Climate change: US and China take 'small but important steps'

The US and China have agreed on measures to tackle climate change but stopped short of committing to end fossil fuels, a joint statement said, reports citing BBC.

The world's biggest carbon emitters will step up co-operation on methane and support global efforts to triple renewable energy by 2030.

But the document is silent on the use of coal, and the future of fossil energy.

Observers said it was a positive sign ahead of a UN climate summit.

The joint statement comes as the presidents of both countries prepare to meet in California, with climate change representing one of the few areas of potential progress.

For over a year US diplomats have been trying to find a way forward with China after Beijing suspended climate talks after the visit of US Speaker Nancy Pelosi to Taiwan.

Last week those efforts saw US climate envoy John Kerry meet with his Chinese counterpart, Xie Zhenhua, for three days of negotiations that have lead to this agreed position.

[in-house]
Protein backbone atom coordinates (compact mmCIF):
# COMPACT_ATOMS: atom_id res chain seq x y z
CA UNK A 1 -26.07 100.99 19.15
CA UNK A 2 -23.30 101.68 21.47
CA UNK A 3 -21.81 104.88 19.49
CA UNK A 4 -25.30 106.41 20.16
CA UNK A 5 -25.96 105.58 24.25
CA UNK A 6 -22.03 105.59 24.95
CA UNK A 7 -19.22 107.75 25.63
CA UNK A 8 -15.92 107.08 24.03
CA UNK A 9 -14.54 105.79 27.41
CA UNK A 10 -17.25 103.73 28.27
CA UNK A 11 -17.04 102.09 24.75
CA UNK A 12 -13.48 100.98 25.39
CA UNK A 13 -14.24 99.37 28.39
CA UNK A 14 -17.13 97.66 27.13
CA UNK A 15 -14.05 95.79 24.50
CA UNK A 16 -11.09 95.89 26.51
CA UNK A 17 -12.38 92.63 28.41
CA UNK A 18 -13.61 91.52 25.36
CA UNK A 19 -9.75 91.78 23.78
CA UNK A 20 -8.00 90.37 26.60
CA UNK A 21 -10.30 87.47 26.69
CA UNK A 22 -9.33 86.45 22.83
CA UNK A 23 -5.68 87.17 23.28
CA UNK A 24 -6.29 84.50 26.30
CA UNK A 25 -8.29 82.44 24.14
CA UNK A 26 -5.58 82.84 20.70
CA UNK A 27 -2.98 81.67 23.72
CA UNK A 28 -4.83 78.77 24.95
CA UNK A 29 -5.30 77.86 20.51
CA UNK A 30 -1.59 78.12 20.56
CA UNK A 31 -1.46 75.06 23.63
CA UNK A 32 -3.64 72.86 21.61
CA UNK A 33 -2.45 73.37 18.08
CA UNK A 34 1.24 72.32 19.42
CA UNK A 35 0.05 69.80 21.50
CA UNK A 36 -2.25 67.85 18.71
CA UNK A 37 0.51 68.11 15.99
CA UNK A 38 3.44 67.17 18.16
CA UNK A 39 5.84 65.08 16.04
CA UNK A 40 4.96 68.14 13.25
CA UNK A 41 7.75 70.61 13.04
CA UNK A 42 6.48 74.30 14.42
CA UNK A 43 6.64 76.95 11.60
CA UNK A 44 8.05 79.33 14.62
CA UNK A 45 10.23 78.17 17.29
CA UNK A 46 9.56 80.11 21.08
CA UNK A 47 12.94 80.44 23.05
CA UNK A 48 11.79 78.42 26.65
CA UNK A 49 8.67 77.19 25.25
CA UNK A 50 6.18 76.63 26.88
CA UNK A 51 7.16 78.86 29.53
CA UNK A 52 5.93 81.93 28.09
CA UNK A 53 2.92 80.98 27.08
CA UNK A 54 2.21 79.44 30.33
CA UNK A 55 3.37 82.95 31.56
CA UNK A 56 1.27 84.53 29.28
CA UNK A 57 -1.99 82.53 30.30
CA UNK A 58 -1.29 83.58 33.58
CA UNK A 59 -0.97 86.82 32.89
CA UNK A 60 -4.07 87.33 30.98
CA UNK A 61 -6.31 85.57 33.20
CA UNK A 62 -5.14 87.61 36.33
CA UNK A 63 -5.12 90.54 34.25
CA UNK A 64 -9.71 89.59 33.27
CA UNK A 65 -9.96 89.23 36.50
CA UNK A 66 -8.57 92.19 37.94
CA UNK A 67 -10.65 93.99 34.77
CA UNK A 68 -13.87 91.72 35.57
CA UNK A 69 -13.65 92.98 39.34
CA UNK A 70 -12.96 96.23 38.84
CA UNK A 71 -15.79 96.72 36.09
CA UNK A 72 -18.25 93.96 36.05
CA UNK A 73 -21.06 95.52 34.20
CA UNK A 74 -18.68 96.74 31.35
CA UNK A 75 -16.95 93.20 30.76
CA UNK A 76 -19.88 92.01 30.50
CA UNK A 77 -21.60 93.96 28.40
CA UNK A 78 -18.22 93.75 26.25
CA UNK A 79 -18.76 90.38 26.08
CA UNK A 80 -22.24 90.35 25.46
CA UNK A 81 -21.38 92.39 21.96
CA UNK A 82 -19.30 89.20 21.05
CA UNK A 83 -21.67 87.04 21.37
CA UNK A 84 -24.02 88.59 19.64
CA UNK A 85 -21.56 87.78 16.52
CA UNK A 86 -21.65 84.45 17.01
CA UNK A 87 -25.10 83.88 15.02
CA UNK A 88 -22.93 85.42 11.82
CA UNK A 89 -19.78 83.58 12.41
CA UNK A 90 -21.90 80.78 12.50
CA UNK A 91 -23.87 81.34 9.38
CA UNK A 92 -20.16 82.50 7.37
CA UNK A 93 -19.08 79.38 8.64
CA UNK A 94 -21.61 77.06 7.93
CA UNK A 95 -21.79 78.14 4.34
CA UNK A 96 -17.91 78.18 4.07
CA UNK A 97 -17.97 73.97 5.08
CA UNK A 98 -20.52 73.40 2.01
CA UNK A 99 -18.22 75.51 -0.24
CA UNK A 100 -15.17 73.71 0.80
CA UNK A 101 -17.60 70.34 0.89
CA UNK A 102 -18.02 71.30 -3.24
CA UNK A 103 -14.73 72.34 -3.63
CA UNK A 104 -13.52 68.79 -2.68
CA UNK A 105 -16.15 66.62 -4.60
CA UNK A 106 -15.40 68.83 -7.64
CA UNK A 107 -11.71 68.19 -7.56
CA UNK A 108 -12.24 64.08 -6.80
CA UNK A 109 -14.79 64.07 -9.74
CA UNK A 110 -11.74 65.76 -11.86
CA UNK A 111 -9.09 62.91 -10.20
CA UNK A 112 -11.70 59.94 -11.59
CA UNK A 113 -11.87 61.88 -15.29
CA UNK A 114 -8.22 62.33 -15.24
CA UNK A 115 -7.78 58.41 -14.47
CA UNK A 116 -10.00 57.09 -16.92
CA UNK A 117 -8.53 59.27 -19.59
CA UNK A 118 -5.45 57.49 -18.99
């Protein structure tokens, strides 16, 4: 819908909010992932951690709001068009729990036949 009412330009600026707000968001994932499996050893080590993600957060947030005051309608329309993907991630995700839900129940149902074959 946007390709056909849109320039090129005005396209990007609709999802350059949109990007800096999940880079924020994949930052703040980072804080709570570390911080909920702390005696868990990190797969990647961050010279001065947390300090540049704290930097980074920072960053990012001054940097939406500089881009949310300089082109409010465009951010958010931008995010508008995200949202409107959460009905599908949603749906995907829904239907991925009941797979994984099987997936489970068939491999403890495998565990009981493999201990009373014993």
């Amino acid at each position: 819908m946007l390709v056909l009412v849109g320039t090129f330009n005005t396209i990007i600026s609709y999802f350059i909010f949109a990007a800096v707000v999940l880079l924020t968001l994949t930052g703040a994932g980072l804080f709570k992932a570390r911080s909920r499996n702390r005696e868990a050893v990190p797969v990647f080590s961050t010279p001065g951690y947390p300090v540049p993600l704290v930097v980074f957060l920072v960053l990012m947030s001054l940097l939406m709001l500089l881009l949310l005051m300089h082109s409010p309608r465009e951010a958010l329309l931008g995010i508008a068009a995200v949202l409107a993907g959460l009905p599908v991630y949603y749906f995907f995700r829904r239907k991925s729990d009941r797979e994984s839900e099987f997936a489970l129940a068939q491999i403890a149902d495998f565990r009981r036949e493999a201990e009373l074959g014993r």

Both countries reaffirmed their commitment to a global tripling of renewable energy this decade, as previously agreed at this year's G20 meeting in India.

Both also stated that there would be "meaningful absolute power sector emission reductions" by 2030.

However, a reduction in the use of coal isn't mentioned in the document and there's no discussion of the ending of fossil fuels, something that the president of the UN climate conference, known as COP28, has said is a key focus for the meeting.

The two countries have also said they will jointly host a methane and non-CO2 gas summit at COP28.

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